The United Nations Children's Fund (UNICEF) says a generation of babies could be born free of AIDS if the international community step up efforts to provide universal access to HIV prevention, treatment and social protection.
Medecins Sans Frontieres (MSF), warning of a health emergency in Swaziland, says the twin epidemics of AIDS and tuberculosis are ravaging that country, helping to halve life expectancy to 31 years.
The Geneva-headquartered medical charity points out that, "The co-epidemic has contributed substantially to a halving of life expectancy within two decades - from 60 years in the 1990s to 31 in 2007."
Scientists have proclaimed a breakthrough in research into the use of an antiretroviral microbicide which they say could prevent more than 500 000 new HIV infections in South Africa alone over the next decade.
The scientists say that an experiment with a trial group of South African women shows that those who used a vaginal gel containing tenofovir, an antiretroviral drug, were 39 percent less likely to become infected with HIV during sex than those who did not use it.
‘Legal Grounds: Reproductive and Sexual Rights in African Commonwealth Courts, Volume II’ is a compilation of case summaries and analytical highlights that draws attention to the interpretation and application of human rights norms by courts in African Commonwealth countries. It focuses on issues pertaining to reproductive and sexual health and rights, including gender-based violence, marriage-related gender discrimination, validity of customary and religious marriages, property inheritance and distribution, abortion and claims of fetal interests, and HIV discrimination.
The HIV Prevention Research Unit (HPRU), Medical Research Council (MRC) and the Centre for HIV/AIDS Networking (HIVAN), are hosting a discussion forum on the topic ‘Getting Up-to-Date on Children and HIV: Same Old Story – Or a New Story?’ on 25 May 2010 in Durban.
The broad realities of children in relation to HIV remain largely unchanged; however exciting developments are emerging which provide opportunities for all of us to transform the current challenges into more humane lives for all people including children.
The Global Fund to Fight AIDS, Tuberculosis and Malaria says a world where all children are born free of HIV infection is possible in only five years if donors continue to fund global efforts to combat the virus.
The fund states that in addition tuberculosis (TB) transmission will be halved by 2015 and malaria will be eliminated as a public health problem by 2020 if it increases funding for its programmes.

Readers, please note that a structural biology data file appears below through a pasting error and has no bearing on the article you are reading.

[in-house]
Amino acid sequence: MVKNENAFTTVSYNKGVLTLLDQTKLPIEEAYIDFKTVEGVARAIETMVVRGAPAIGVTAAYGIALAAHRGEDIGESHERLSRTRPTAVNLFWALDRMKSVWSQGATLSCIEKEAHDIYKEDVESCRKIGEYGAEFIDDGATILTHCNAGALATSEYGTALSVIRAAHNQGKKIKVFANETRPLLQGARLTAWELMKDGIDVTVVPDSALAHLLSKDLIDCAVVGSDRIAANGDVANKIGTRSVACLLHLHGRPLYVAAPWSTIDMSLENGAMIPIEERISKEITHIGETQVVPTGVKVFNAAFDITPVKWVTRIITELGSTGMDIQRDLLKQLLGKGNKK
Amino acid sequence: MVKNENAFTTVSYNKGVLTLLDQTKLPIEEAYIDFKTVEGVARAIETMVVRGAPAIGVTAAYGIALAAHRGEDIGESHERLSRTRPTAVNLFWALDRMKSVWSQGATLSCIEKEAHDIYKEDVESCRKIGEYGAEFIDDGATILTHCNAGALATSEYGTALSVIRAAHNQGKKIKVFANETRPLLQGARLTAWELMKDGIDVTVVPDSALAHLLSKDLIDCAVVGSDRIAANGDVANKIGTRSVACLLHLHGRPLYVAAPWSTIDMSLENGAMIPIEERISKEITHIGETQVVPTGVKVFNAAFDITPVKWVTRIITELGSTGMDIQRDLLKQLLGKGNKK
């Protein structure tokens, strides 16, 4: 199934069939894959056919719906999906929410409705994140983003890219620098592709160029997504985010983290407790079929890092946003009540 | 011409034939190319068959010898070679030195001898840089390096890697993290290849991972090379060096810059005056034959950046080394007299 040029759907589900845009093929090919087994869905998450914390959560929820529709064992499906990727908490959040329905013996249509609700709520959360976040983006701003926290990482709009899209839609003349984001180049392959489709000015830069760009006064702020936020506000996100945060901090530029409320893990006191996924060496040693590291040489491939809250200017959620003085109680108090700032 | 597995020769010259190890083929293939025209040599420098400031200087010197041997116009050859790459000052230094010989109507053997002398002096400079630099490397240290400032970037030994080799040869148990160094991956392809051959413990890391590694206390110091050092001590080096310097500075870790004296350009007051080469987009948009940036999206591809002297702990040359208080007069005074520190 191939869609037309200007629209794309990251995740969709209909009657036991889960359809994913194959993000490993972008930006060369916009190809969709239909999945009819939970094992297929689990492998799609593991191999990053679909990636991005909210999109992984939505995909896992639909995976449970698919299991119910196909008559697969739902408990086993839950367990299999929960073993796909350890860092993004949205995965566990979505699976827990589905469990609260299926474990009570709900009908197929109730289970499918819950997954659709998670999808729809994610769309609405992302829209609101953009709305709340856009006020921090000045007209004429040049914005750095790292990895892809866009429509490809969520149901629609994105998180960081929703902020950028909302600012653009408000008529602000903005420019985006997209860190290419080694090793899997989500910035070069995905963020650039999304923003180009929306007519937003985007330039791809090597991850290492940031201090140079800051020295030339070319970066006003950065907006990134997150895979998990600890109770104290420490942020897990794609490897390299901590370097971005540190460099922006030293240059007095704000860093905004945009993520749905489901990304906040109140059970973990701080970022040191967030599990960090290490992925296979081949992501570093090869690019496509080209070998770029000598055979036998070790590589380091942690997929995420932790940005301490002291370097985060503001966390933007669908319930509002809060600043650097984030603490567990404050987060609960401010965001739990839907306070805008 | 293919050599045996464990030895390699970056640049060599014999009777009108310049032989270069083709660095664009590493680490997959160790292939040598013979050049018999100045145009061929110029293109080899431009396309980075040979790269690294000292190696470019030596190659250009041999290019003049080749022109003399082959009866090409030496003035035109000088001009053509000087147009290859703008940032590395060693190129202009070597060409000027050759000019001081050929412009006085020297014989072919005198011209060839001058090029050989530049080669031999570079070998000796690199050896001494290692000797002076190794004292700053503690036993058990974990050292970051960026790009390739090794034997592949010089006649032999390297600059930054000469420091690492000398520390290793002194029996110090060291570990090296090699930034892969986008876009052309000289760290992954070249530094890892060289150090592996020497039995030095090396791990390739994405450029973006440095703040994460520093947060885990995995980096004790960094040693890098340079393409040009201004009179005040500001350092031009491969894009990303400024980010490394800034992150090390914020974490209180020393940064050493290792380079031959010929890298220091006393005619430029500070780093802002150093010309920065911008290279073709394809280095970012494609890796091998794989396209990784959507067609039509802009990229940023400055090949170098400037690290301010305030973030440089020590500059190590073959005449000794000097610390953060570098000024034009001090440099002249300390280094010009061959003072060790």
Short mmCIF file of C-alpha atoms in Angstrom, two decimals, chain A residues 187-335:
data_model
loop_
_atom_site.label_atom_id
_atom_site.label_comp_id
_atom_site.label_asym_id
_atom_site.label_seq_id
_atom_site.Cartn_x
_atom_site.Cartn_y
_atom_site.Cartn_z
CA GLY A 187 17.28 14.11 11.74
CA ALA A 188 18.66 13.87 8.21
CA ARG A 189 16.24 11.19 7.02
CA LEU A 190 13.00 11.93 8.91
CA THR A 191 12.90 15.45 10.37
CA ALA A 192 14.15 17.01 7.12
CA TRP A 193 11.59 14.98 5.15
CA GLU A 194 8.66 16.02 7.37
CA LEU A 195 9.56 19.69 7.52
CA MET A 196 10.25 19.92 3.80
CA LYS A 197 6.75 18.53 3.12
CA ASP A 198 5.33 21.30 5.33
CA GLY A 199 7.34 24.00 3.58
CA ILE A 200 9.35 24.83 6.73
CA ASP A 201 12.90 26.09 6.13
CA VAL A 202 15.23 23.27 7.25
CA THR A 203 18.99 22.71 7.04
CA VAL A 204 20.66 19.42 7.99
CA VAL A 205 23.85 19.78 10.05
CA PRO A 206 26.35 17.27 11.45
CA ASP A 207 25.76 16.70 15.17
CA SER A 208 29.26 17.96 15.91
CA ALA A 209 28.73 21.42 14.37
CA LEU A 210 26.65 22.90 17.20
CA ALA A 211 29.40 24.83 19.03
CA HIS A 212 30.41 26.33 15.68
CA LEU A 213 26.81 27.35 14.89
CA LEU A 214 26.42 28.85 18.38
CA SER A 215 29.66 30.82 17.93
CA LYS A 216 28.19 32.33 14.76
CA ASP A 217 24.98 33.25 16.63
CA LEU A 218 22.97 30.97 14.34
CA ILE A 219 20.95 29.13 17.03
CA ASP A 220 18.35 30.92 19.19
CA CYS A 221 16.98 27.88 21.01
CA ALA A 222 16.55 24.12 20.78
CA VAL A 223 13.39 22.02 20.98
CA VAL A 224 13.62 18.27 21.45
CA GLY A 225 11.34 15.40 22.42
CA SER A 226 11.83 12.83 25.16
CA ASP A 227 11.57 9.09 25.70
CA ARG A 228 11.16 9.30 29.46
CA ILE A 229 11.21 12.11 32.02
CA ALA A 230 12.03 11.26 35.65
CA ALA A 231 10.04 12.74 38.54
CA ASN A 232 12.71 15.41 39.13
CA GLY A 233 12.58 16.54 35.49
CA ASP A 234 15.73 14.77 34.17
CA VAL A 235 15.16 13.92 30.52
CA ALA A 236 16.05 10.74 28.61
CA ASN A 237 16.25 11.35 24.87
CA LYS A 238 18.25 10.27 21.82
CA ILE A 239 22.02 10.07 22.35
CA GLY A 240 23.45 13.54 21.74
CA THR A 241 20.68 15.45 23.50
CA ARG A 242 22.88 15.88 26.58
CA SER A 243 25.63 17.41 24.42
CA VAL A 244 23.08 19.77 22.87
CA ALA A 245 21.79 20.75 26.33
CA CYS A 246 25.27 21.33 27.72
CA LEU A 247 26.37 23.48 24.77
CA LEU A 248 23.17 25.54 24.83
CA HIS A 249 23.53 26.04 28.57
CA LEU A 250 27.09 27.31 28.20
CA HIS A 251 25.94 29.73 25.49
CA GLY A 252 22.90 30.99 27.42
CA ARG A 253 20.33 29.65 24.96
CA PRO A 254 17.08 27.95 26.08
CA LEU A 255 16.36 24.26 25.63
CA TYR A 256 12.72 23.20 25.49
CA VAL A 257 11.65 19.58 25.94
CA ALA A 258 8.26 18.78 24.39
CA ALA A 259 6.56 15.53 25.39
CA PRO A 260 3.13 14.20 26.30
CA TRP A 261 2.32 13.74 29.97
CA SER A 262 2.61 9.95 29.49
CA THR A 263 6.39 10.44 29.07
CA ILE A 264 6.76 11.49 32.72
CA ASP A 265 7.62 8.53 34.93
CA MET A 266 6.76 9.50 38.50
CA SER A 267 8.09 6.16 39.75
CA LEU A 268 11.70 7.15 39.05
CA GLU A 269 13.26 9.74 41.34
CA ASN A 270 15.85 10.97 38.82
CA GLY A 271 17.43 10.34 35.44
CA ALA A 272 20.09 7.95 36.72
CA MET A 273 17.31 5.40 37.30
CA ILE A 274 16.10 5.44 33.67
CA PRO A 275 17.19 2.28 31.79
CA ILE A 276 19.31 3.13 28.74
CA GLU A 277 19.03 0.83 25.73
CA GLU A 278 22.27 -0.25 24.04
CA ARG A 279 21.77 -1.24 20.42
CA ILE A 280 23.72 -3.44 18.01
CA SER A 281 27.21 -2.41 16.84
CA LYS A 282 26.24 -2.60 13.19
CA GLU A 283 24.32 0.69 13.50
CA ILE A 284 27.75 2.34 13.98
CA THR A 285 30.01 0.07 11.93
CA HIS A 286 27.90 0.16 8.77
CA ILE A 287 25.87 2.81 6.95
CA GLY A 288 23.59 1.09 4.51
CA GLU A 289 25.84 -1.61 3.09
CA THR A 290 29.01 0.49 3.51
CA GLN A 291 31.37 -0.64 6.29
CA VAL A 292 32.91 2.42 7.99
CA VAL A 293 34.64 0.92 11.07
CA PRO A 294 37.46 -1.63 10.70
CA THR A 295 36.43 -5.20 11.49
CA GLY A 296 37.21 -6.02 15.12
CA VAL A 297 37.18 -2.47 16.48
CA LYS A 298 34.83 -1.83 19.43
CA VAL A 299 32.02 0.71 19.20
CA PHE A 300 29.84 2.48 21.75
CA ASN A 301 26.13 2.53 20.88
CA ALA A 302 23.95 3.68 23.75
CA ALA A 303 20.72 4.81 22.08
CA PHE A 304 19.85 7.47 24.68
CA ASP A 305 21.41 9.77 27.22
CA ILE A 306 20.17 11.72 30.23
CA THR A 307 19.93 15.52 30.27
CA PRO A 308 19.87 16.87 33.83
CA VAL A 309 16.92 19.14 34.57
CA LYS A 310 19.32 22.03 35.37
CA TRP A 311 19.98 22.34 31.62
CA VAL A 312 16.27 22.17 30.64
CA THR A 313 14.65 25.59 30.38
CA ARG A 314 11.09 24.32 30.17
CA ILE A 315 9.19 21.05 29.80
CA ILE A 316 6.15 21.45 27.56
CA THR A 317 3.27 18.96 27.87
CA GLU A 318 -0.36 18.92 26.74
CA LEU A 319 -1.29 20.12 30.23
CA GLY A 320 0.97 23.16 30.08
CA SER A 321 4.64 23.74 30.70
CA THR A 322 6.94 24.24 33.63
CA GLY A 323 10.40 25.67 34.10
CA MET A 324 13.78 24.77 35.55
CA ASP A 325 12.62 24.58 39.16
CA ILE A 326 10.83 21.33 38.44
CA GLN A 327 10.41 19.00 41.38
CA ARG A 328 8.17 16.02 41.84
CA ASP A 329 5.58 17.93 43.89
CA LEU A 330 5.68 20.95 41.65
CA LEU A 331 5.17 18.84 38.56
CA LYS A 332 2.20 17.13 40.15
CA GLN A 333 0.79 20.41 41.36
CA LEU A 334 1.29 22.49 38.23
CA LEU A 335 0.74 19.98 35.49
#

The pessimist in us all waited with baited breath to criticise the Finance Minister and point fingers at the lack of response towards social and economic drivers stifling the growth of South Africa and its future aka our young people. However, the 2010 budget speech by Finance Minister, Pravin Gordhan, presented what seems like a good balance between economic development imperatives and social services. This not only made the pessimist take a backseat as we listened in anticipation, but caught the attention of at least every NGO, NPO and company striving to uplift the country.
The Ugandan Law Reform Commission formulated a new HIV and AIDS Prevention and Control Bill for 2009, which has recently received widespread criticism from human rights groups across the globe. The Bill is said to be a dangerous approach to already discredited views on how to prevent and control the spread of HIV and AIDS in Africa.
President Jacob Zuma has announced a raft of policy changes to provide HIV treatment to some groups of patients earlier in the course of their disease, taking South Africa a step closer to new guidelines issued by the World Health Organisation.
The development is significant as it will oblige the government to extend treatment to many more people than it is at the moment, increasing the pressure to manage scarce resources more effectively.
“Let the politicisation and endless debates about HIV and AIDS stop,” says Zuma.
The global response to the HIV/AIDS epidemic has been unparalleled. Between 2007 and 2008, funding increased from US$11.3 billion to US$ 13.7 billion globally (UNAIDS, Fact Sheet AIDS Funding 2008-09). However, the global economic crisis is having dire consequences for HIV and AIDS funding. These effects are felt particularly in sub-Saharan Africa, which has the highest levels of HIV and AIDS infection in the world, with approximately 25 million people infected.